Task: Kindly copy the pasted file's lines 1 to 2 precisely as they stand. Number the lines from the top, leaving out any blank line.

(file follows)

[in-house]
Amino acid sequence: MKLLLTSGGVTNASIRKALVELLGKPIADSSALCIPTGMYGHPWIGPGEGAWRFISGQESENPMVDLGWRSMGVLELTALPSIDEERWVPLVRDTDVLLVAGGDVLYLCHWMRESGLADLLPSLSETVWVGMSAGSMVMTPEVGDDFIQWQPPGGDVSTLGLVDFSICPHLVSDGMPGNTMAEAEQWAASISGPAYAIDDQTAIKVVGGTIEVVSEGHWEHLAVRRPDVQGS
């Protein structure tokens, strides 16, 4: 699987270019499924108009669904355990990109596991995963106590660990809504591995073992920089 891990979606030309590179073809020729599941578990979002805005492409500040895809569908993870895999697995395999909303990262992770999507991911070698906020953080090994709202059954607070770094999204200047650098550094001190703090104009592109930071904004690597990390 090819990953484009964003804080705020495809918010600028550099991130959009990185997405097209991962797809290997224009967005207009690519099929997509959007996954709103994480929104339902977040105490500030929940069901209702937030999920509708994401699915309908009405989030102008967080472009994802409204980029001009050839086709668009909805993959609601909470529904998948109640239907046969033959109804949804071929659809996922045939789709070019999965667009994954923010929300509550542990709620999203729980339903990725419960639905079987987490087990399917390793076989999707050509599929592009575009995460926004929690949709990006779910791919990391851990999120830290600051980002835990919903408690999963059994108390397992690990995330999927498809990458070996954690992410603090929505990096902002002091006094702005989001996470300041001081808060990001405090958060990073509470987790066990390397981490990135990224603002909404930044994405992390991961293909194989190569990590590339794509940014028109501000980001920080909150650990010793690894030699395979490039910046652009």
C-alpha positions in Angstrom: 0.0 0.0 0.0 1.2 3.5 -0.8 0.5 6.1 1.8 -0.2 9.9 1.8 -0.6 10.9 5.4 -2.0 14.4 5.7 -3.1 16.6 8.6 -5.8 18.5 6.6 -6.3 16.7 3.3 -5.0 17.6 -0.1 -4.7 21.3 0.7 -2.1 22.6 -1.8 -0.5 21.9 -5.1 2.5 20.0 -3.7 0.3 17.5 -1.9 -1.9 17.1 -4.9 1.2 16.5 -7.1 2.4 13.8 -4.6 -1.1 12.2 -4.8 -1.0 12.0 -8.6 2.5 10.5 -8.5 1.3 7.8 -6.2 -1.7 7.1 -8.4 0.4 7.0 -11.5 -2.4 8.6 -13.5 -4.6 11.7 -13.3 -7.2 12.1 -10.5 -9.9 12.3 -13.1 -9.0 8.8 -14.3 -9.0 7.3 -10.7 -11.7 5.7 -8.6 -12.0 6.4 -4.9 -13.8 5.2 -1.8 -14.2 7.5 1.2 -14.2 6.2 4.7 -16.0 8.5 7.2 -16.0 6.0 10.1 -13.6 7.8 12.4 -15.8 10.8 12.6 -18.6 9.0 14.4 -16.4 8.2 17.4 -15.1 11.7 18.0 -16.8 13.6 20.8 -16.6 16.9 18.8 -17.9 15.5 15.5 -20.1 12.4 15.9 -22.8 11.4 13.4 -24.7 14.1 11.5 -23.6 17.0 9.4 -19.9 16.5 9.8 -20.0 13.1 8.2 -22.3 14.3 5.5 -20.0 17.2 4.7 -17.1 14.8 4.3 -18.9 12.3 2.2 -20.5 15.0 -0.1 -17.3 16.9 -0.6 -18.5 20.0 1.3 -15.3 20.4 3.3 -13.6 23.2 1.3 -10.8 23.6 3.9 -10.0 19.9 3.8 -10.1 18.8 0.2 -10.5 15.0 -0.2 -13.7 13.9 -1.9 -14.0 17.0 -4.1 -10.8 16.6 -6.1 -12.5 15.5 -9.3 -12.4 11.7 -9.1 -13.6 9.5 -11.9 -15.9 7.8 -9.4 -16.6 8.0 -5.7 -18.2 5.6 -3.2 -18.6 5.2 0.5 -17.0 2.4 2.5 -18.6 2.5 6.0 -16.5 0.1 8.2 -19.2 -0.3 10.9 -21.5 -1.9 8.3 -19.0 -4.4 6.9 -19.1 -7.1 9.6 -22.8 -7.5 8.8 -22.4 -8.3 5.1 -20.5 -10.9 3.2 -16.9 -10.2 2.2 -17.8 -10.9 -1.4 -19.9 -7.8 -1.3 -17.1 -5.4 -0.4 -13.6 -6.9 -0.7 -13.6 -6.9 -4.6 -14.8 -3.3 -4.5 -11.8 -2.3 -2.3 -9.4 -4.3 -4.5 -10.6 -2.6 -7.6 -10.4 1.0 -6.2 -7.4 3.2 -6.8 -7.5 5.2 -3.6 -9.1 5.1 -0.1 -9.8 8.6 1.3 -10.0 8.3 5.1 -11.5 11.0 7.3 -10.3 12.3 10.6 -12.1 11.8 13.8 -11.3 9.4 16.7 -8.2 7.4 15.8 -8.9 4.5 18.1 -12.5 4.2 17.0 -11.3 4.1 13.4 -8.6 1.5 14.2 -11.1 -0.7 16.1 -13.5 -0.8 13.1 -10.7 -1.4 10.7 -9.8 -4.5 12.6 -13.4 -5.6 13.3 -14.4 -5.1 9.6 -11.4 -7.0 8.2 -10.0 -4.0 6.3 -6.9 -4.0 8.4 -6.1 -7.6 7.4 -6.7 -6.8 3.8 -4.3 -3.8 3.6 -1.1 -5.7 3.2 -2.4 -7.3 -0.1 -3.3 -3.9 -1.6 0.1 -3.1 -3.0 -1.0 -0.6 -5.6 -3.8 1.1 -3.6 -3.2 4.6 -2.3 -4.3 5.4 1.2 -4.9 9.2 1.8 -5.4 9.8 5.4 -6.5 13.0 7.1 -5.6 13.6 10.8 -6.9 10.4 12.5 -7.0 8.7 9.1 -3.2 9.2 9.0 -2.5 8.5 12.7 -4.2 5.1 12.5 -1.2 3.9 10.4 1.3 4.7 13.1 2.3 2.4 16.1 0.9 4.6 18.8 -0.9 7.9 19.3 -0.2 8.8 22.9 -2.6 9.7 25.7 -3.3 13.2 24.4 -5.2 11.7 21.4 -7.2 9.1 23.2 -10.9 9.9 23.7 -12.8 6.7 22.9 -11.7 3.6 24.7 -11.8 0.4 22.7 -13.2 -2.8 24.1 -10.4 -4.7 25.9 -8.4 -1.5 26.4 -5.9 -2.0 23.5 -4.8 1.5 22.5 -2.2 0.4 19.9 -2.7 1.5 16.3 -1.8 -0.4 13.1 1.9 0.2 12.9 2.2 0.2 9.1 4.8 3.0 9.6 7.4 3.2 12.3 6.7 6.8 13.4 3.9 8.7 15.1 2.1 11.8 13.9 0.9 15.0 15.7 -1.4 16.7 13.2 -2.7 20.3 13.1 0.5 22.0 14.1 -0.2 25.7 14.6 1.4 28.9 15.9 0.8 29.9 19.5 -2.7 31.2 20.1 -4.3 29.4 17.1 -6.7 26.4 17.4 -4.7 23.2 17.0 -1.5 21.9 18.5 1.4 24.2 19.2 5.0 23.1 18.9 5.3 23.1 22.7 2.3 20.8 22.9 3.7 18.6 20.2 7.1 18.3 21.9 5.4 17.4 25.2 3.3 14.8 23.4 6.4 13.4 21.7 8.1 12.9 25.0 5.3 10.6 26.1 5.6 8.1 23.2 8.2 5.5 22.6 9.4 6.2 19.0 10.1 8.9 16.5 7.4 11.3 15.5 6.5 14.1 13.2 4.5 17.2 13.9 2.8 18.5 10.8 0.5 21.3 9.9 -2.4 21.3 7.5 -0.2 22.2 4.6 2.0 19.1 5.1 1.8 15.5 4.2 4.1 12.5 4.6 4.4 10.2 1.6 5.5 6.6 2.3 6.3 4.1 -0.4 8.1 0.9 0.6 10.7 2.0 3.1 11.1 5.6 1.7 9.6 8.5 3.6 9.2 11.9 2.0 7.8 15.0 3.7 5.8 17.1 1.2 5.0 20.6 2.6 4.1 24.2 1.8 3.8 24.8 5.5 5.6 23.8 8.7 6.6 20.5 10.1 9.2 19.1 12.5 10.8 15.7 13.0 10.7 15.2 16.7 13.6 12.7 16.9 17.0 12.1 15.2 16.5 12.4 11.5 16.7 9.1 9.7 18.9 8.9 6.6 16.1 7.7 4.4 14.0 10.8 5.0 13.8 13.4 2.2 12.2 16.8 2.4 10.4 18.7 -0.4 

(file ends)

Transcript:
[in-house]
Amino acid sequence: MKLLLTSGGVTNASIRKALVELLGKPIADSSALCIPTGMYGHPWIGPGEGAWRFISGQESENPMVDLGWRSMGVLELTALPSIDEERWVPLVRDTDVLLVAGGDVLYLCHWMRESGLADLLPSLSETVWVGMSAGSMVMTPEVGDDFIQWQPPGGDVSTLGLVDFSICPHLVSDGMPGNTMAEAEQWAASISGPAYAIDDQTAIKVVGGTIEVVSEGHWEHLAVRRPDVQGS